Metals, bitcoin bubbles, consumers: eight market charts from October
We round-up eight charts that caught our eye in October, including soaring palladium and bitcoin prices, consumer spending, changing China and sentiment.
Change in China
In some circles, China’s economy is regularly characterised as being addicted to credit and investment. But as the chart below shows, the economy is gradually growing accustomed to a slower pace of growth in both areas.
Growth in China’s total social financing (TSF), a broad measure of lending by both the official and shadow banking sectors, has steadily been falling along with that of investment over the past few years. It is no coincidence that along with this slowdown has come a moderating pace of GDP growth too – which had previously been over-reliant on credit and investment
It is a welcome development for the country. The key question for the world’s second-largest economy has now moved on from whether a "hard landing" for growth is likely, to how to effectively deal with its still-sizeable debt pile.
Following the global financial crisis in 2008, and in an attempt to mitigate the fallout, China’s government embarked on a massive RMB 4 trillion stimulus which saw credit growth and investment spike in the years after. This red-hot expansion has slowly cooled over the years and, although leverage (borrowing) is still building, it is doing so at a much slower pace. This can only be good news for both the Chinese and global economies.
Bitcoin and bubbles
Bitcoin is a topic we’ve looked at before in our charts of the month series. But it regained my attention over the weekend when I was surprised to find out how knee-deep in Bitcoin three close friends of mine are with their personal savings.
I couldn’t resist showing them the chart below which was produced recently by our colleagues on the Schroders Value Investment team in an article titled “If bitcoin isn’t a bubble, it’s a spookily good impression”.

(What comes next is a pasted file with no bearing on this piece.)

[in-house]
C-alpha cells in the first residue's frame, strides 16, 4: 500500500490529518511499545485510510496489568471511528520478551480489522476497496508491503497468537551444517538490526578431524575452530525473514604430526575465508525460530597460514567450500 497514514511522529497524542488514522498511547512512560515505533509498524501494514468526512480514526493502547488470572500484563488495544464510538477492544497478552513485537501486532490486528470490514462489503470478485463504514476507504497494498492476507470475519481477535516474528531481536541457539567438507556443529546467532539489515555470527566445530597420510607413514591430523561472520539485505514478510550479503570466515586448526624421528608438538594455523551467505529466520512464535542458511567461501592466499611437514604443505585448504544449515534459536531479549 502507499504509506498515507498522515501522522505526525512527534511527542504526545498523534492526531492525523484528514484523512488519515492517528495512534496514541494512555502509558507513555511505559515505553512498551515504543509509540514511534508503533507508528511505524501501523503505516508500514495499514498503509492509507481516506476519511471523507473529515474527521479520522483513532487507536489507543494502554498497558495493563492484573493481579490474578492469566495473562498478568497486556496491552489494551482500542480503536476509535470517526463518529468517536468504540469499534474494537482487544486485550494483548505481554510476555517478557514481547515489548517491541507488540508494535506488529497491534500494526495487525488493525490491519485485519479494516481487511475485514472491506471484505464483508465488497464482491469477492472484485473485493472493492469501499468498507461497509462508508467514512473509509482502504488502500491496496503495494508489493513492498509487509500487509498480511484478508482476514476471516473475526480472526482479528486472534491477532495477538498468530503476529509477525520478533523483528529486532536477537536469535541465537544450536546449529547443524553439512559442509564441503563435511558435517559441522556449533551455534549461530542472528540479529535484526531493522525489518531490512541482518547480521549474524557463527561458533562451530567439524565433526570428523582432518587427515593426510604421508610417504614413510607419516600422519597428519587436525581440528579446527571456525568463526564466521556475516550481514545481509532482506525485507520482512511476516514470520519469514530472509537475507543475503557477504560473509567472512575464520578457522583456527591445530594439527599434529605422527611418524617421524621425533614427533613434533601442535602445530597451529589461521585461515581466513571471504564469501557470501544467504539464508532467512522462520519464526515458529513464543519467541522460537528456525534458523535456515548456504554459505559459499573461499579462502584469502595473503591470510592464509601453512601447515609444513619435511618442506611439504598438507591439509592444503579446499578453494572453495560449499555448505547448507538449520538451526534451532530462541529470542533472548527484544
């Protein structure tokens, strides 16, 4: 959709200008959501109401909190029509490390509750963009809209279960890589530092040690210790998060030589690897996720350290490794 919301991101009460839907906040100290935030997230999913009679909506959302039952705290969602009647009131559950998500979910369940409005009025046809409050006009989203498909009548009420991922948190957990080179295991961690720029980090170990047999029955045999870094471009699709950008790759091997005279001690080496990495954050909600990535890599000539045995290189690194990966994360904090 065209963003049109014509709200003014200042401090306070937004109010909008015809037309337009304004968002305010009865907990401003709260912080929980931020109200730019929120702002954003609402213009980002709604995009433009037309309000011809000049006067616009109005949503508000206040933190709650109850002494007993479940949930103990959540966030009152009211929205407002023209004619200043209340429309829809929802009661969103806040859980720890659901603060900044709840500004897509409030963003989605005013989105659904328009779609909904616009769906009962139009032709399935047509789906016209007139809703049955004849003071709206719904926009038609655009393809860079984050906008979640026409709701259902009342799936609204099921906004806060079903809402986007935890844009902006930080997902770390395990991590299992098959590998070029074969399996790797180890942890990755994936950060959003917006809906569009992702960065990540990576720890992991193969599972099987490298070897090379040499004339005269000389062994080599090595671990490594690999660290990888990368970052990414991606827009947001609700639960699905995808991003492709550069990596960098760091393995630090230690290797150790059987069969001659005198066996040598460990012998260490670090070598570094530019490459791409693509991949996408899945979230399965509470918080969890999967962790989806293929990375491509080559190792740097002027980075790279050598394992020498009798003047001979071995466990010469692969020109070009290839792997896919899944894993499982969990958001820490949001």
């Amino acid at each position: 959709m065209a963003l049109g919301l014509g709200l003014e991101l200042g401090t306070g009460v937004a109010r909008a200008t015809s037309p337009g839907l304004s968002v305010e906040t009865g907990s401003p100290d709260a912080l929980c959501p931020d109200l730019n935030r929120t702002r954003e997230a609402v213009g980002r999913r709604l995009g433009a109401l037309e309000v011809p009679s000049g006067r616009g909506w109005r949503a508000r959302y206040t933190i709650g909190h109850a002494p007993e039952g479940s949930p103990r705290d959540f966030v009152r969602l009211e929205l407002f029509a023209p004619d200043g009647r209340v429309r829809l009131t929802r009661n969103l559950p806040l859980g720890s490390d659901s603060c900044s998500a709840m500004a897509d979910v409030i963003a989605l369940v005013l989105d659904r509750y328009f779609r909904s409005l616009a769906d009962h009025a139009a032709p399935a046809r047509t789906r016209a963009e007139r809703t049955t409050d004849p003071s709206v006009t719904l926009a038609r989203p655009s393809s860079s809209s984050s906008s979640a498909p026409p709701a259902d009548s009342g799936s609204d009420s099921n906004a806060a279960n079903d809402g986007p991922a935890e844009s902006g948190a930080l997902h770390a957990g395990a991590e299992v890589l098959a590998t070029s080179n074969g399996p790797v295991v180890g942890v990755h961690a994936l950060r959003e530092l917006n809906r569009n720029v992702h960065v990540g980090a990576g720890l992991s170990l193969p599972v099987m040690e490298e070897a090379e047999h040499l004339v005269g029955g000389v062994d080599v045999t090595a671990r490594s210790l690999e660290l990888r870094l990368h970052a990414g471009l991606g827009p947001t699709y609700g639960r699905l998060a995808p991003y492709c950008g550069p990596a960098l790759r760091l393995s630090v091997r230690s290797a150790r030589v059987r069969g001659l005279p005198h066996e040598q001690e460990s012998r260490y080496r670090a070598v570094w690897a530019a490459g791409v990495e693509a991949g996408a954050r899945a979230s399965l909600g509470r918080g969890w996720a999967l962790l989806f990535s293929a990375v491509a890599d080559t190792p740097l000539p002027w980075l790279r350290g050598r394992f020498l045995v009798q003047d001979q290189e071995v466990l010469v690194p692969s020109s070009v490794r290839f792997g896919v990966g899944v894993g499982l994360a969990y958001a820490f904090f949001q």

The chart was not meant to attack Bitcoin (nor the wisdom of my companions). Rather, it highlights “the behaviour of the wider market towards something whose intrinsic value cannot be assessed – for the simple reason it does not have any”.
But while we debate its fundamentals, or lack of them, investors are watching their profits grow. At the time the chart was produced on 19 October, one Bitcoin was worth $5800. At the time of publishing today (2 November) it is worth $7066.
Whether it’s bubble time, or time to pop open the bubbly, remains to be seen.
Tables have turned on confidence
While the mood in the UK looks increasingly gloomy, consumers in the eurozone have been growing ever more cheerful since the start of 2017.
In the chart below, you’ll notice a pretty pronounced dip in UK’s blue line immediately after the Brexit vote, but no discernible effect in the eurozone’s green line. This year, the gap has widened.
In October, eurozone consumer confidence actually hit a 16-year high. No great surprise. Economic growth in Europe looks good but inflation remains below target. This means that although the European Central Bank has confirmed it will slow quantitative easing - gradually turning off the liquidity taps – it has not increased its main interest rates.
On the other hand, the probability of a November rate increase from the UK’s Monetary Policy Committee has surged. UK GDP growth was better than expected in Q3, but inflation has also hit 3%.
Sensing the consensus
For trying to ascertain the consensus towards UK equities, this is a potentially illuminating chart.
Based on a survey of UK small cap investors by Peel Hunt, it reveals where respondents stand as a whole – net bullish or bearish – on a number of macroeconomic factors seen as impacting the market. Domestic concerns dominate, with respondents most bearish about UK politics and Brexit, the UK economy and the Bank of England (BoE).
The picture was more varied at the time of the previous survey in May, when China was seen as a significant bearish factor and the BoE the single most bullish one.
What’s driving palladium?
Palladium spot prices have rallied sharply this year. The chart below shows the extent to which it has outperformed other precious metals.